Earlier this month the University of Reading’s Museums and Collections collaborated on an exciting project for @52Museums on Instagram.  The 52 Museums programme, which began in January 2016, sees a new museum taking over the running of the 52 Museums Instagram and Twitter page each week in order to share their collections, exhibitions, achievements and more with the world.

To best showcase our fantastic range of collections we produced an A-Z guide or ‘instaphabet’ featuring lettering from our Typography collection and Special Collections Library alongside art, artefacts and anecdotes from the Museum of English Rural Life, Cole Museum of Zoology, URE Museum of Greek Archaeology, our Herbarium, Art collection and Volunteers.

Some of the highlights from the Special Collections Library and Archive include:

Di - De la RueD is for De la Rue
The De la Rue printing firm was founded in Bunhill Row, London in 1837. It manufactured Christmas and other social stationery, playing cards, stamps and railway tickets, and undertook security printing.
Our collection consists of correspondence, financial papers, designs and specimens from the period 1837-1965; including designs for Reading’s famous Huntley and Palmers Biscuit Company.


Ri - Ruralia commoda - Ptrus de CrescentiusR is for Ruralia Commoda
The Ruralia commoda is the oldest printed book in our rare book collections. Written by Petrus de Crescentius in 1471, it is an early agricultural manual, and is said by some to have been the most important original medieval work on agriculture, husbandry and horticulture.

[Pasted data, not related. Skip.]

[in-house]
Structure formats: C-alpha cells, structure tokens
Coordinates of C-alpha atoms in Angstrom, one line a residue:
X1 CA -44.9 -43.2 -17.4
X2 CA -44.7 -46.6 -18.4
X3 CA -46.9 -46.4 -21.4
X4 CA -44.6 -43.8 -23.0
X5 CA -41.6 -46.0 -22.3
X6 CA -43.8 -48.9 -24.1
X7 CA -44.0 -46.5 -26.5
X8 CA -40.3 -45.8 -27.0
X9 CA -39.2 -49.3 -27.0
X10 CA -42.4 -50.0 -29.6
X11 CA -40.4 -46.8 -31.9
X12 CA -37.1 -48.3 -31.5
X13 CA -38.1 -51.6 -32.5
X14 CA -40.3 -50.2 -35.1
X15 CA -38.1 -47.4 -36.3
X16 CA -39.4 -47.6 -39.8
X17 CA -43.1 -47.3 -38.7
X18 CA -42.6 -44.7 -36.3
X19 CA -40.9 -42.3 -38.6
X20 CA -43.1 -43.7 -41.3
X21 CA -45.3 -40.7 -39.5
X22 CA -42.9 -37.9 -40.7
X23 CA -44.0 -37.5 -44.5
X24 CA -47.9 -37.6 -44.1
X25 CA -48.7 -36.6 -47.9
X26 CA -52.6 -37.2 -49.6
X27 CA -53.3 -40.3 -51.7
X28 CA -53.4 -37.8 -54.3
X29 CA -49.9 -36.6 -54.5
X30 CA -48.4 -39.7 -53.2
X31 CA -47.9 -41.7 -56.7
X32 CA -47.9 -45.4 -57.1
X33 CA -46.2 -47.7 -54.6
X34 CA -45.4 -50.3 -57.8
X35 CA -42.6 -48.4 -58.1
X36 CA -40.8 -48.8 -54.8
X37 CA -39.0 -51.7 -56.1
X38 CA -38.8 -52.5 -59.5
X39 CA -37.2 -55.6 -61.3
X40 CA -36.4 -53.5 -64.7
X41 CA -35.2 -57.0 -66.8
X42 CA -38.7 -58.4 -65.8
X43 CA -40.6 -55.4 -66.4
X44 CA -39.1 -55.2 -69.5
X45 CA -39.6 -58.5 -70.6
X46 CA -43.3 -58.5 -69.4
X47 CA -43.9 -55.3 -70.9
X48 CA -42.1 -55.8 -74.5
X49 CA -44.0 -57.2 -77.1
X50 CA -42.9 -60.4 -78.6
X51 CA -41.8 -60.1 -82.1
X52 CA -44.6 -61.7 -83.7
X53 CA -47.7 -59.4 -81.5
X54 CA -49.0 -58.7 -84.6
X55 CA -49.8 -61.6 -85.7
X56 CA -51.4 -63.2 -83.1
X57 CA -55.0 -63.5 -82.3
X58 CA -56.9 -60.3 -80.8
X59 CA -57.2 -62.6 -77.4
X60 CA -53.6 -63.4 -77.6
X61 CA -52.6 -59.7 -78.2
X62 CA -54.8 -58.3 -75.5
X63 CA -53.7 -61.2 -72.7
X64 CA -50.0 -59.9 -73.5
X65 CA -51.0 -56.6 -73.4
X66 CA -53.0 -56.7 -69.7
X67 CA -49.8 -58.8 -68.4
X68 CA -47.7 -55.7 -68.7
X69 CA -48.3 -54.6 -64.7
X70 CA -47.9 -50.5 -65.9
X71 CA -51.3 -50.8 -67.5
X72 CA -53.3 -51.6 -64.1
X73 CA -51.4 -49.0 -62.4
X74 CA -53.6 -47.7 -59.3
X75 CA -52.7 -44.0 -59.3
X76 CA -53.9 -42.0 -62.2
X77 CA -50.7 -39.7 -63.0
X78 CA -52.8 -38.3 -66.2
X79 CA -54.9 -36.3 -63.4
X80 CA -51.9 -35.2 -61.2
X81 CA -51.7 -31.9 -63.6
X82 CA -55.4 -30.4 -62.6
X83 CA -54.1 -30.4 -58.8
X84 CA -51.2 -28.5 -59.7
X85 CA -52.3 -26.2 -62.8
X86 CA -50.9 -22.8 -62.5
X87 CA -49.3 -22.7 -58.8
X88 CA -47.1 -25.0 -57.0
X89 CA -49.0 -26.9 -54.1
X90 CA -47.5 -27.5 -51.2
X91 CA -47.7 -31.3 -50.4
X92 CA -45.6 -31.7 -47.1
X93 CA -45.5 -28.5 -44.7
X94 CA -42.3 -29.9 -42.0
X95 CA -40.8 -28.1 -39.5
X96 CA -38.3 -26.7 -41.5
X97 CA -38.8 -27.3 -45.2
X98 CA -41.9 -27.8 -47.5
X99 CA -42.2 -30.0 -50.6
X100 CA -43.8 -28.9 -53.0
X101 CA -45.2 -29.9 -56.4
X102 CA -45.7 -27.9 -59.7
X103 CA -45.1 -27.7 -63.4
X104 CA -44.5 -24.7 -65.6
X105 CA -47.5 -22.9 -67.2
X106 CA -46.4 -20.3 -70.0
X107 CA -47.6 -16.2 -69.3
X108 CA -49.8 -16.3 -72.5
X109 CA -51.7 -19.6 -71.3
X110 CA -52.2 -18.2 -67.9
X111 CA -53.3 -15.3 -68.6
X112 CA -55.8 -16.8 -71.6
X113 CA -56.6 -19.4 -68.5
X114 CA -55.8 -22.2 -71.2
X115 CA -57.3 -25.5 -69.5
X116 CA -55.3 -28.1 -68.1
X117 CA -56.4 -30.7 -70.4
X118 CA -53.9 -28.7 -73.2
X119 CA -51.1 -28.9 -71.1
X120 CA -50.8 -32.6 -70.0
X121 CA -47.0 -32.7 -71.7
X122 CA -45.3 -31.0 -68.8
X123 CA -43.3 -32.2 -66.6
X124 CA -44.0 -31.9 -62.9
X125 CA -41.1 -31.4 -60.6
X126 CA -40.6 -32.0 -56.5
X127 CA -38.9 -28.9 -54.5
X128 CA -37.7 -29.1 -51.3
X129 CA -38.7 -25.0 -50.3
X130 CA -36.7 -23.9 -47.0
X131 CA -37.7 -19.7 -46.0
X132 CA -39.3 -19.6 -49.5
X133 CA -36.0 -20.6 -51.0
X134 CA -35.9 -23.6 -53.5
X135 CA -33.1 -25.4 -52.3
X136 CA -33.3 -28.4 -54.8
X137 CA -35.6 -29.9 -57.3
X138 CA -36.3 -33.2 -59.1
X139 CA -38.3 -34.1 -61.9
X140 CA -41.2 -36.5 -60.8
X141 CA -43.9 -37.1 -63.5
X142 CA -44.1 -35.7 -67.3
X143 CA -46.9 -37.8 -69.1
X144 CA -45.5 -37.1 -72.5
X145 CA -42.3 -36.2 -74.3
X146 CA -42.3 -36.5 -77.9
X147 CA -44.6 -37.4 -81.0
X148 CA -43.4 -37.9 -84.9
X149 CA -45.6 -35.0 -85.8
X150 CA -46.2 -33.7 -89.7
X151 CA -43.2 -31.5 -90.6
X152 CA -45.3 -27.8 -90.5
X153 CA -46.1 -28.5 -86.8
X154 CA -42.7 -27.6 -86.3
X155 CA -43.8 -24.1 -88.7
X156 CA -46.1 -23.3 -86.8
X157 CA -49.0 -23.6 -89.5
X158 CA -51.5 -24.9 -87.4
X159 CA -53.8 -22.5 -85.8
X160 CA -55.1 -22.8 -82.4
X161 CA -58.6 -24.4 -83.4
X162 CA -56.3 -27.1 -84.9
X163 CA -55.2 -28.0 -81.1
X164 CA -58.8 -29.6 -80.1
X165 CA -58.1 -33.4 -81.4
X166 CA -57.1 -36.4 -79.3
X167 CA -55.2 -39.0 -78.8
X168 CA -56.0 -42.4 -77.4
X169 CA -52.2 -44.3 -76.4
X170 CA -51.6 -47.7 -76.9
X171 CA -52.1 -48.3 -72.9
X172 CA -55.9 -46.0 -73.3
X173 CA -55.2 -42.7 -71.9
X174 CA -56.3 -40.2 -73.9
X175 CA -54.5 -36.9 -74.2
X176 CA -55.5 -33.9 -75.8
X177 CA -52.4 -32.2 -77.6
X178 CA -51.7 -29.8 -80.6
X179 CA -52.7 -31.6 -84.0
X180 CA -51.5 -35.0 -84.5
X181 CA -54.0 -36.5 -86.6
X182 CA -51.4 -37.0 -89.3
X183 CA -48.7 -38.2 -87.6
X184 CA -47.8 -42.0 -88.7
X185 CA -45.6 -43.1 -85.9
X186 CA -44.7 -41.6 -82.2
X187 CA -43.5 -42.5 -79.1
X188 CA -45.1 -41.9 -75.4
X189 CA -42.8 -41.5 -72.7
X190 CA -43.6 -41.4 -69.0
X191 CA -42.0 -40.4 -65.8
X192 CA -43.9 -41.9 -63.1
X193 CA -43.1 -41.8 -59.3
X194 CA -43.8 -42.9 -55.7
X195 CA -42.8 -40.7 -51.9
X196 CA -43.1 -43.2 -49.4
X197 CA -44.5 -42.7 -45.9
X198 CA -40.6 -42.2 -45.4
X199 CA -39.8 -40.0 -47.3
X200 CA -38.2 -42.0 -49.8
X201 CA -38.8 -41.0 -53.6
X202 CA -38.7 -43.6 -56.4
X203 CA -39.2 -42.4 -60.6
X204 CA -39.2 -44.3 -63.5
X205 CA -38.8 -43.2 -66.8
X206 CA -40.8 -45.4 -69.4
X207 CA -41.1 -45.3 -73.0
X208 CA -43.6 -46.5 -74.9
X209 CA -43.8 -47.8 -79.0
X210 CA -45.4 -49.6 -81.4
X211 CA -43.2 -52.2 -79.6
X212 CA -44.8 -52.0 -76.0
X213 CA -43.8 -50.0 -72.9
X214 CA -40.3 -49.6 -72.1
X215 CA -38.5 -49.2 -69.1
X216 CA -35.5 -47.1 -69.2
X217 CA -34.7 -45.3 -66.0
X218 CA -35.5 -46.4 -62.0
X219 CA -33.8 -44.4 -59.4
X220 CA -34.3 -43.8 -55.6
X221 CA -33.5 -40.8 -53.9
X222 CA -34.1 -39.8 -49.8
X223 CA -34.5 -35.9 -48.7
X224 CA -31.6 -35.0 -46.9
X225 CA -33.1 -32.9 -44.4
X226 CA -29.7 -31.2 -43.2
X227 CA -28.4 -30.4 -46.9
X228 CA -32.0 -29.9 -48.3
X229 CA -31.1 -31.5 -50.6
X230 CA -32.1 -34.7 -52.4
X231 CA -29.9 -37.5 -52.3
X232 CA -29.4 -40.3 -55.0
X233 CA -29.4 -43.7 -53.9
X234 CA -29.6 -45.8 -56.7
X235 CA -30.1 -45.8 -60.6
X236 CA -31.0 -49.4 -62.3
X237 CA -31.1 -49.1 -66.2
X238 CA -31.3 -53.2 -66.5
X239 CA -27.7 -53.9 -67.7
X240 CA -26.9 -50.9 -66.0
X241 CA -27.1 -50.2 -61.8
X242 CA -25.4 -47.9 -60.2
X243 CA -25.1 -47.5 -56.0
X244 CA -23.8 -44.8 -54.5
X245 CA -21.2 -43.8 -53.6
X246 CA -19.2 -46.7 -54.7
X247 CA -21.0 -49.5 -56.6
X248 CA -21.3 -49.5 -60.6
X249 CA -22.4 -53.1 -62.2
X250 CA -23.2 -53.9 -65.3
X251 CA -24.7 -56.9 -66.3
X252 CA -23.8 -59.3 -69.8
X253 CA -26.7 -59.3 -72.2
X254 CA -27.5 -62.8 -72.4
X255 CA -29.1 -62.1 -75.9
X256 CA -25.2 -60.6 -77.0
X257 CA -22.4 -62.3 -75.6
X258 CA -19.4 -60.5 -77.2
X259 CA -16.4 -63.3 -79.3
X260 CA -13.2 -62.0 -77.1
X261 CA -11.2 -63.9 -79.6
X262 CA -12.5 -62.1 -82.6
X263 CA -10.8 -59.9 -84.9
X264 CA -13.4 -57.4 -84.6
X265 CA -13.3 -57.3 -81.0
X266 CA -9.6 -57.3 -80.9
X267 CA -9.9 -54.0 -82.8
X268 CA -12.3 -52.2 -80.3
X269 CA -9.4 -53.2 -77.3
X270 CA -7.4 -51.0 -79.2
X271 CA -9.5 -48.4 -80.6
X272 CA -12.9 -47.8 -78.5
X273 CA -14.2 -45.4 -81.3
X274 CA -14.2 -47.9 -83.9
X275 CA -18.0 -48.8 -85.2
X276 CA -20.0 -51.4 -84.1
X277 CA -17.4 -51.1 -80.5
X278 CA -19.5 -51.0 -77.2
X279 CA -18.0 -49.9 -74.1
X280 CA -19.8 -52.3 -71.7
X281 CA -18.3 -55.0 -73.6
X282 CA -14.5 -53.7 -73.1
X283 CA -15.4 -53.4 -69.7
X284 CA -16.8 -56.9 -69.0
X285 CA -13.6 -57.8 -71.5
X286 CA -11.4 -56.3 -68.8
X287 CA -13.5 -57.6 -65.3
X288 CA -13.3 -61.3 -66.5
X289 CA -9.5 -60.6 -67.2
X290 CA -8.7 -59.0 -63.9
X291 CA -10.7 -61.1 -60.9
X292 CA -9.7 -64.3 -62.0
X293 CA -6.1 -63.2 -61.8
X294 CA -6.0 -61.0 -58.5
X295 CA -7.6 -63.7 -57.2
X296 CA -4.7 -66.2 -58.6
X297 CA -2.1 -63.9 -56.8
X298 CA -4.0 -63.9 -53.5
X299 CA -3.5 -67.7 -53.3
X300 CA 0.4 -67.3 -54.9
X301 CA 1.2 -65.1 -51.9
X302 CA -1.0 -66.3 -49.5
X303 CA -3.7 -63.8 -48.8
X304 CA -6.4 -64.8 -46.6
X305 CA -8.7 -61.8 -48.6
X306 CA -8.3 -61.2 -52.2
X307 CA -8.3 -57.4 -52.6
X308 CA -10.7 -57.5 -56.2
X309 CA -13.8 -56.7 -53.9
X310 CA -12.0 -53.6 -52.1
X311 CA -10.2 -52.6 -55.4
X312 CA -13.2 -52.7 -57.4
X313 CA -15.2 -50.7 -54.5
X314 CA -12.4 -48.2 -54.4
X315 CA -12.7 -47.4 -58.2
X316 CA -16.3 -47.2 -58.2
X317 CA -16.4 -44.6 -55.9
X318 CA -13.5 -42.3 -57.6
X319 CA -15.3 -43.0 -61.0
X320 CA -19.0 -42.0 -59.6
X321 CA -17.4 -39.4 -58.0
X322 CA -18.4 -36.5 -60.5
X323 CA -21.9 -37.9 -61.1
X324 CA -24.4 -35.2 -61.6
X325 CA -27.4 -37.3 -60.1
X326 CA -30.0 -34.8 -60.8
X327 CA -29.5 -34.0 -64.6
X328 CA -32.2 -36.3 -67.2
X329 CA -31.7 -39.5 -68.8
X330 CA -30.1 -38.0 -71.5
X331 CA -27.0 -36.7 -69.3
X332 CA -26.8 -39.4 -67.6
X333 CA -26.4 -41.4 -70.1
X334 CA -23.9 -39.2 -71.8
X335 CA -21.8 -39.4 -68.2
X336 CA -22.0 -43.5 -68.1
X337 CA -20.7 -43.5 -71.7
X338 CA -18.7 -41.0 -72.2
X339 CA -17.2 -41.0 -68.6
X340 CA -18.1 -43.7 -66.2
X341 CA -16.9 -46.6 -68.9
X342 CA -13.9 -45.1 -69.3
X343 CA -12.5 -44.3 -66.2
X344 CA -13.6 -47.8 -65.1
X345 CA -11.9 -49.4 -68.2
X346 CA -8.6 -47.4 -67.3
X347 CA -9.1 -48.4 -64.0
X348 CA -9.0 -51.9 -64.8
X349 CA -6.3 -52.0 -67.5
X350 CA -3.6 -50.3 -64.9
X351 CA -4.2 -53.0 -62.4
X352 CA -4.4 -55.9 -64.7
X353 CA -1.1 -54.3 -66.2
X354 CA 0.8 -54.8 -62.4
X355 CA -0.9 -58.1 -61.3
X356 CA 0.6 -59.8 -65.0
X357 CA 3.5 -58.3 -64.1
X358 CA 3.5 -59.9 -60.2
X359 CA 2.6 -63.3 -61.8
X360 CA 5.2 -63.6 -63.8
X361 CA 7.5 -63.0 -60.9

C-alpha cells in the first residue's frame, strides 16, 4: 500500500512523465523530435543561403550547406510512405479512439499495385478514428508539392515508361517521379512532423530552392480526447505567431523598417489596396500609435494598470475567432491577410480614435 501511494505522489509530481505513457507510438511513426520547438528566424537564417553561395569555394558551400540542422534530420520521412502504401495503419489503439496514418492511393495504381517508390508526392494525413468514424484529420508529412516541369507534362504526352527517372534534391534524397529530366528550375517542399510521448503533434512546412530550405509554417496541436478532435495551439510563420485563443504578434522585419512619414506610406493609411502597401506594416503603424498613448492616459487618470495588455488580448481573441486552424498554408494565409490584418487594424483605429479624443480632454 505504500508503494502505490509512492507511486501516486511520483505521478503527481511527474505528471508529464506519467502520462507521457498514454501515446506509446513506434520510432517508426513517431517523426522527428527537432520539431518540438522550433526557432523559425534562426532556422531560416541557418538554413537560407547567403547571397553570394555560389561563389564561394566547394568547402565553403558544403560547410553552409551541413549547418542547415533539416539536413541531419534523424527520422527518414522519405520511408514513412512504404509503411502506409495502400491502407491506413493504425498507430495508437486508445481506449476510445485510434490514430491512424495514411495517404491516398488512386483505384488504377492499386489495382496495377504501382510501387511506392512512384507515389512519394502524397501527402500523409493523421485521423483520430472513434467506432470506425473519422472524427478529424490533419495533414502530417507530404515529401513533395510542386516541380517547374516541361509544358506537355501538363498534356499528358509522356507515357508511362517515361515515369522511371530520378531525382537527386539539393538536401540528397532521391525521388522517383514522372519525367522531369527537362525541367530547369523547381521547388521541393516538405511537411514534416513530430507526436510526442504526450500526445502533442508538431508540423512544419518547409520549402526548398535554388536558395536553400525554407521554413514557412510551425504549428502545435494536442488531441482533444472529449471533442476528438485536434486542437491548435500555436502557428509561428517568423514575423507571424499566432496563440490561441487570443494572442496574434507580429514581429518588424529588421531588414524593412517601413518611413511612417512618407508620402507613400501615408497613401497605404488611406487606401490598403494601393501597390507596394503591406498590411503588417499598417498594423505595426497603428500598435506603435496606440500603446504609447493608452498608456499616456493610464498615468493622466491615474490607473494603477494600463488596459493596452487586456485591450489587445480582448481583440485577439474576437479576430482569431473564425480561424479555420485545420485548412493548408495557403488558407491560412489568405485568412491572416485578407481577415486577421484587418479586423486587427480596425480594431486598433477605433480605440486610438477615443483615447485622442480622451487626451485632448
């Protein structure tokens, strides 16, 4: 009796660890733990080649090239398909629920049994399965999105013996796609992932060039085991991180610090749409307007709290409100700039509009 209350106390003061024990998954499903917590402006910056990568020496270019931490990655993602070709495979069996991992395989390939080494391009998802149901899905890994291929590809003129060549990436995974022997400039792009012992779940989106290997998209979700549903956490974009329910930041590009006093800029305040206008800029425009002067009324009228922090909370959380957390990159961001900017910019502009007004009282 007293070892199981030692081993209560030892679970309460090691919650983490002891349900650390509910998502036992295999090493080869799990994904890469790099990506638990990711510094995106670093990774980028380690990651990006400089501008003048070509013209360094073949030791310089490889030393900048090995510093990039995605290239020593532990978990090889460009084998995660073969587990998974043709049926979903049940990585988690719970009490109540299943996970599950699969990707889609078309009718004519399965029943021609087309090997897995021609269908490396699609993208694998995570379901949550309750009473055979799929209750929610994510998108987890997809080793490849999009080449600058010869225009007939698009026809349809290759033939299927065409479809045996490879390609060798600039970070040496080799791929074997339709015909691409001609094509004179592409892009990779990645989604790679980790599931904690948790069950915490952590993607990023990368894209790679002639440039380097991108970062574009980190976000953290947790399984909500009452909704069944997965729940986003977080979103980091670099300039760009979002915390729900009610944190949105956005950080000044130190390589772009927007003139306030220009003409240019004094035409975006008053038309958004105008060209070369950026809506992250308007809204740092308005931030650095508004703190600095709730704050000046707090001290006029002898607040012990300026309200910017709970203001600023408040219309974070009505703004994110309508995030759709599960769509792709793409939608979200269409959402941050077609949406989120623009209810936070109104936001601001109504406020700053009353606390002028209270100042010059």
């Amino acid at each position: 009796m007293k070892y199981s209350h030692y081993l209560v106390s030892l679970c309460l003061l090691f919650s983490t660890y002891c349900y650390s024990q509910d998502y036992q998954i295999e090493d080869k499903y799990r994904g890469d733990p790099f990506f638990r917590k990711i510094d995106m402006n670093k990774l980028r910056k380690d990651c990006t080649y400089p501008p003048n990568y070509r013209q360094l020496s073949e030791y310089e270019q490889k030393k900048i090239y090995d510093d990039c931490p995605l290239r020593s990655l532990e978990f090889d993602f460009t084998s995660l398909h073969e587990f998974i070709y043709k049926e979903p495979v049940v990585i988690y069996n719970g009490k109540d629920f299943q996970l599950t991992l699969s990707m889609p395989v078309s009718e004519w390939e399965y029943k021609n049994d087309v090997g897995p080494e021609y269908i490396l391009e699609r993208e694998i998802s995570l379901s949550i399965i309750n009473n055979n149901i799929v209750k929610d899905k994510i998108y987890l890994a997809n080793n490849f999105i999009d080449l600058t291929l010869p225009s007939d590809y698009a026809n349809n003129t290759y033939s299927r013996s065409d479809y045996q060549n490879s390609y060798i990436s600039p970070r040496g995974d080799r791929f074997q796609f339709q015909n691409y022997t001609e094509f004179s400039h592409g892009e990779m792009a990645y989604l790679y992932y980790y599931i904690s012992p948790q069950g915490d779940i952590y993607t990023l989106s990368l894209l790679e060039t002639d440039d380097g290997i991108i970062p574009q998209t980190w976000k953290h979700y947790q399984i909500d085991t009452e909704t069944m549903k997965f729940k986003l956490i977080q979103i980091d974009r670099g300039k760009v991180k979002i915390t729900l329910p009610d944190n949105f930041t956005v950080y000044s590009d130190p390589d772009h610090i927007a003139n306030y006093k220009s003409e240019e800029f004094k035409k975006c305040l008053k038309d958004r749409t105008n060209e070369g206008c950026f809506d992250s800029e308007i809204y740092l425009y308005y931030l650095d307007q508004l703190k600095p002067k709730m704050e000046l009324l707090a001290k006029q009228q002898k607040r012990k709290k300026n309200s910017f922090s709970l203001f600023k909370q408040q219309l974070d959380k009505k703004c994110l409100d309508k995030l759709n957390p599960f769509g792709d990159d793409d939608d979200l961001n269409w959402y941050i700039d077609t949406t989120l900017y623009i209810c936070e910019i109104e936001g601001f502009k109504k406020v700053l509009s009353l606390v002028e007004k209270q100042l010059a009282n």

Yi - Yellow Brick RoadY is for Yellow Brick Road
This beautiful illustration of the Yellow Brick Road by W.W. Denslow is from our 1st edition copy of ‘The wonderful wizard of Oz’ by L. Frank Baum (1900). Our Special Collections Library is home to a fantastic Wizard of Oz collection, comprising around 800 volumes, including many editions and translations of The Wizard of Oz, and other associated items.


See our full #instaphabet in all its glory on Instagram!

Archive or Objects: Cataloguing Ladybird Artwork

Written by Clare Plascow, Collections Officer

How do you catalogue an artwork? That is the question I’ve been trying to solve over the last few days. Usually the answer would be simple…it would be added to the Art Collection area of the University of Reading’s Collections Management System (CMS). Complicating the matter, however, is the fact that this artwork is not just a ‘normal’ painting instead it is part of the Ladybird Artwork Archive which includes 700 boxes of original art used to illustrate hundreds of books.


A few boxes in storage … with many more out of shot

Individually painted and beautifully detailed, by commercial artists who specialised in different styles, these artworks were instrumental in depicting the clear message of the Ladybird books and partially the reason for their continued popularity. Ironically the familiar pocket-sized books only started to be produced around 25 years after Wills & Hepworth first started printing the inexpensive Ladybird books in 1914 in runs between their main commercial jobs. It was also by necessity rather than design, with paper shortages during the Second World War creating a rethink in the formatting which allowed a book of 56 pages to be printed on a single sheet of 40 by 30 inch paper.

MS 5336_634_24

One of the printing presses used to print Ladybird books. Illustration from The Story of Printing, A Ladybird ‘Achievement’ book by David Carey, illustrated by Robert Ayton.

Covering a huge variety of subjects with educational and informative content, Ladybird books offered young readers the opportunity to pursue knowledge themselves. Ladybird capitalised on their user-friendly layout with full page illustrations to develop literary, publishing both the Key Words Reading Scheme and Learning to Read series, which were often used to teach children how to read in the 1950s to 1970s.